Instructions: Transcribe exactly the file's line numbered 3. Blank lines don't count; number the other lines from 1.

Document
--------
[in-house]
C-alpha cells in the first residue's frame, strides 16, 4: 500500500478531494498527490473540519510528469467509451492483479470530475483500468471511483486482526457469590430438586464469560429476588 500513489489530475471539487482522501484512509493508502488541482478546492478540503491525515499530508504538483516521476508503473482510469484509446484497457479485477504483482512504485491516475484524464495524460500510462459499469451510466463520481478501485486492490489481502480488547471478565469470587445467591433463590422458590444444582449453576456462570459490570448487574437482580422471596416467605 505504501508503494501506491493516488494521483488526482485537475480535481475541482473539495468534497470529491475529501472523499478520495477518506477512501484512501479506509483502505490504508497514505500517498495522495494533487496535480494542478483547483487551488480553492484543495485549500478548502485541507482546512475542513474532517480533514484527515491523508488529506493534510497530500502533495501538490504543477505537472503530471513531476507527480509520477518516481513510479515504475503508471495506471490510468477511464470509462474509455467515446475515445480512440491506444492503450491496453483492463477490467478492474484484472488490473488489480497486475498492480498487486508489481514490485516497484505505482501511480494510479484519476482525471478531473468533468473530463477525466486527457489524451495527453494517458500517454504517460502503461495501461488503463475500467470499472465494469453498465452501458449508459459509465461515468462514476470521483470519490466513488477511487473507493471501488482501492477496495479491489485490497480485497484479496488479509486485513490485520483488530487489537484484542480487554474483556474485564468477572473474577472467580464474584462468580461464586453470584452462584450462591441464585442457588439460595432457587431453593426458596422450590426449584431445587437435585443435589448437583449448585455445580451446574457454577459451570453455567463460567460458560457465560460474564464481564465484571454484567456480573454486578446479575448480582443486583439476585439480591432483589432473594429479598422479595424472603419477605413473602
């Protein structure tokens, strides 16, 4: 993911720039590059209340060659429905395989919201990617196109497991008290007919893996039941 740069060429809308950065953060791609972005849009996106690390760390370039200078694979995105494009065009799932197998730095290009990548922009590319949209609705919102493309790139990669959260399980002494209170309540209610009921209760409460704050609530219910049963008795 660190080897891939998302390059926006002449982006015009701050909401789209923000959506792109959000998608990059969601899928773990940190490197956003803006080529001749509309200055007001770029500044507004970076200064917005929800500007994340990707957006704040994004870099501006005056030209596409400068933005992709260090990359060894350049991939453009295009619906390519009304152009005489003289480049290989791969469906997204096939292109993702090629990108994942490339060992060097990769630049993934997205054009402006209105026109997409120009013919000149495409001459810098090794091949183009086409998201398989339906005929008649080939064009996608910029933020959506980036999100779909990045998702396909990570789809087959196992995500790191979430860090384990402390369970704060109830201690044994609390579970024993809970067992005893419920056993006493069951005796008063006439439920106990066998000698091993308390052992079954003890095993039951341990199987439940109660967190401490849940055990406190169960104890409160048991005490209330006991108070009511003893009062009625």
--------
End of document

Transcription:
């Protein structure tokens, strides 16, 4: 993911720039590059209340060659429905395989919201990617196109497991008290007919893996039941 740069060429809308950065953060791609972005849009996106690390760390370039200078694979995105494009065009799932197998730095290009990548922009590319949209609705919102493309790139990669959260399980002494209170309540209610009921209760409460704050609530219910049963008795 660190080897891939998302390059926006002449982006015009701050909401789209923000959506792109959000998608990059969601899928773990940190490197956003803006080529001749509309200055007001770029500044507004970076200064917005929800500007994340990707957006704040994004870099501006005056030209596409400068933005992709260090990359060894350049991939453009295009619906390519009304152009005489003289480049290989791969469906997204096939292109993702090629990108994942490339060992060097990769630049993934997205054009402006209105026109997409120009013919000149495409001459810098090794091949183009086409998201398989339906005929008649080939064009996608910029933020959506980036999100779909990045998702396909990570789809087959196992995500790191979430860090384990402390369970704060109830201690044994609390579970024993809970067992005893419920056993006493069951005796008063006439439920106990066998000698091993308390052992079954003890095993039951341990199987439940109660967190401490849940055990406190169960104890409160048991005490209330006991108070009511003893009062009625």